These days we use celebrities for everything, so why not get one to clean up one of our greatest natural disasters? Kevin Costner's gizmo that separates oil from water might be just what BP needs to save Louisiana's shores.
By now we've all heard that Kevin Costner has some sort of miracle machine that's going to keep us safe from the gallons and gallons of crude that are rushing into the Gulf of Mexico each day, but not everyone knows exactly the ins and outs of the thing. Since the Dances with Wolves director was on Good Morning America this morning to talk about his device and BP just ordered a few dozen, it's time to find out everything we can about his solution.
Just what the hell is this thing anyway?
The Ocean Therapy Solutions machines are giant centrifuges that suck up a combination of oil and water and then spin it around at high speeds. This separates the crude from the salt water. The water is spit back out and the oil is collected in a holding tank so it doesn't get back into the ocean. After going through a high speed filter, the water is supposedly 99% free of contaminants.
How quickly does it work?
The largest machines can separate 200 gallons of oil from the water per minute. That's about 210,000 gallons of oil per day.
Is that fast enough to be effective?
The most recent estimates suggest that between 20,000 and 40,000 barrels of oil per day are leaking out of the Deepwater Horizon well. A barrel of oil is 42 gallons. So, if we take the highest estimates, that's about 1,680,000 gallons of oil per day. That would take eight of the OTC machines to clean up the new oil each day, not even counting the petroleum that's already in the water.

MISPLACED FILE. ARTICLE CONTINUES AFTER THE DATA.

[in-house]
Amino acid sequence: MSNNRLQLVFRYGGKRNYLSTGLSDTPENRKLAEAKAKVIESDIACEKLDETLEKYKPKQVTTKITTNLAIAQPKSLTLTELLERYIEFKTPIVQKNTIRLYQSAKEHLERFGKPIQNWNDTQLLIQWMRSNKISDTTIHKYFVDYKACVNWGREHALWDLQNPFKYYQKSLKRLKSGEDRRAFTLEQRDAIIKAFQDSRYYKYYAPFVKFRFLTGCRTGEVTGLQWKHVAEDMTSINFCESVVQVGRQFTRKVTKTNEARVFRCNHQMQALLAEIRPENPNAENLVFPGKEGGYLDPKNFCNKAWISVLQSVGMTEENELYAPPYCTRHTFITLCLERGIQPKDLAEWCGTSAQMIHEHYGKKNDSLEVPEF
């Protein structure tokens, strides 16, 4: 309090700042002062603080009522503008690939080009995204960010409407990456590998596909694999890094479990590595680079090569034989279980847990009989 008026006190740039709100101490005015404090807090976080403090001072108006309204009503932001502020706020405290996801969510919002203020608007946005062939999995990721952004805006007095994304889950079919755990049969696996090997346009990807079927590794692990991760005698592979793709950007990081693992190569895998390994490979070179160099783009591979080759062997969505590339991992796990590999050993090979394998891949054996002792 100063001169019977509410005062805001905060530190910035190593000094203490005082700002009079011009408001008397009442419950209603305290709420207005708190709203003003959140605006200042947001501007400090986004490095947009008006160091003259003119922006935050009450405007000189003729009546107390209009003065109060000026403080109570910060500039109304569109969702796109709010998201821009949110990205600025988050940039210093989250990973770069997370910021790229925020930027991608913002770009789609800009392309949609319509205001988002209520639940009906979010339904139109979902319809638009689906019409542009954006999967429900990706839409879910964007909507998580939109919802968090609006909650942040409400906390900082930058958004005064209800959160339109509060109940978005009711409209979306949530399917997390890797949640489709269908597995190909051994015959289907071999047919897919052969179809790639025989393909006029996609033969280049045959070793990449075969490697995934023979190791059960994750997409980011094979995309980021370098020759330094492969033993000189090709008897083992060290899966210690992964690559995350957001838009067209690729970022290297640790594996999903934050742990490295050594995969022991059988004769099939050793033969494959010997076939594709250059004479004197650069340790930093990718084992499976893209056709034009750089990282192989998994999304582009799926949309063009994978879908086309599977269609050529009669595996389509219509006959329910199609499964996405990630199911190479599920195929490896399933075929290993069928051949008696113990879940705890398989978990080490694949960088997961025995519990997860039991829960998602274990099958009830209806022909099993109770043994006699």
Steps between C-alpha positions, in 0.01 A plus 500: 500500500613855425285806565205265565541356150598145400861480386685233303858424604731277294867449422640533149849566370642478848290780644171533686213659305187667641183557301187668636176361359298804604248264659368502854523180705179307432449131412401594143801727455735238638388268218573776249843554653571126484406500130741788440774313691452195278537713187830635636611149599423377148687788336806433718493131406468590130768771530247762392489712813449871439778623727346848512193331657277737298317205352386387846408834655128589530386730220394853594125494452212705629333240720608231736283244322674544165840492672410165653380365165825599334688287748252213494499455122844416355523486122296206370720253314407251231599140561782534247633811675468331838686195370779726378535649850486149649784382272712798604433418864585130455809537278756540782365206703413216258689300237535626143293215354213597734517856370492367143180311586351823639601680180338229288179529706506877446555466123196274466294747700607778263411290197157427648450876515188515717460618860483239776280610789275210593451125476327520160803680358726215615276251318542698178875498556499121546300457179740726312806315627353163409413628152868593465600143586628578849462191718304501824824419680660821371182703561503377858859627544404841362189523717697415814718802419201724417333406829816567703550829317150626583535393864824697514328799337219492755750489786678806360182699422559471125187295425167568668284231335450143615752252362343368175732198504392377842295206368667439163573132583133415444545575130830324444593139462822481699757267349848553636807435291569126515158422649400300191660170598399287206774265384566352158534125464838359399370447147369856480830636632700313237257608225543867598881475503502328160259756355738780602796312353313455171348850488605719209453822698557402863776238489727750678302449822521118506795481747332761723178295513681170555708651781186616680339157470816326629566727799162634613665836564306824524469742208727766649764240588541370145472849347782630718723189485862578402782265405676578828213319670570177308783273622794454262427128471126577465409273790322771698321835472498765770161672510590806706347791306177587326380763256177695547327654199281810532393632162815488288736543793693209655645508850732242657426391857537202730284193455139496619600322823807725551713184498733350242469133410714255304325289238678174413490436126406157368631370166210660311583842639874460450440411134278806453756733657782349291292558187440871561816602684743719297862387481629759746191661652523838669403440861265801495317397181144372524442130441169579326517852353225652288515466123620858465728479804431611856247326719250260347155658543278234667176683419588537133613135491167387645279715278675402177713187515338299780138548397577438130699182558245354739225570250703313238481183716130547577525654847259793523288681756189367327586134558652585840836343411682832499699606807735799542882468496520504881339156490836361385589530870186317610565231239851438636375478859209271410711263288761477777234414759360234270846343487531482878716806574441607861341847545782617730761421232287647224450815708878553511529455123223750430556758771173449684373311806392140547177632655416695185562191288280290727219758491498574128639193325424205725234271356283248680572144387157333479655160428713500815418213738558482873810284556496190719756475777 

Where did the machine come from?
Costner was inspired to create something that would separate water from oil after watching the devastation of the Exxon Valdez oil spill off the coast of Alaska in 1989 and from his work on notorious box office bomb Waterworld. If the OTS machine saves our asses from oil, we'll have to cut Costner a break and go back to picking on Ishtar.
Did he come up with it himself?
No, Costner had the original idea and inspiration and put in more than $20 million of his own money to create it, but he worked on the actual machine with his scientist brother, Dan. They used a patent for a centrifugal separation device that David Meikrantz created for the Department of Defense when working at the Department of Energy. In 1993, Meikrantz went to work for Costner Industries to work with Ocean Therapy Solutions. The first finished machines were available for commercial use about 10 years ago.
Why hasn't anyone used it before?
Costner says that there hasn't been much interest in his machine until now that there's a dire need for it. (You know how it is: You never think about Band-Aids until you have a blister.) Since BP is willing to try any solution short of putting a diaper on the leak, there was some initial interest from the company, but the machines failed preliminary testing.
If it failed the test, why are we still talking about this piece of shit?
After the first round of evaluations, the machine had a problem processing thicker clumps of oil and the petroleum product it was extracting was too thick—almost the consistency of peanut butter. Costner claims that improvements have been made to the device and it now works properly.
Are BP and the government going to buy some then?
The oil company has ordered 32 machines from Costner and will most likely be deploying them shortly. The government still hasn't placed an order, even though Costner testified before the House Committee on Science and Technology last week.
Is this just a way for Costner to use his celebrity to get back some of the $20 million he wasted coming up with a crappy machine that doesn't work?
Maybe. Since it has never been used in the field or in such a large capacity, there's no idea how effective it will be. But, like he said, if they don't want to reward him for being famous, then buy a similar machine from someone else. However, if it does work and our shores see that much less oil because of it, shouldn't he be rewarded financially for having the foresight to spearhead an invention that can solve the problem we're facing?
[Image via Getty]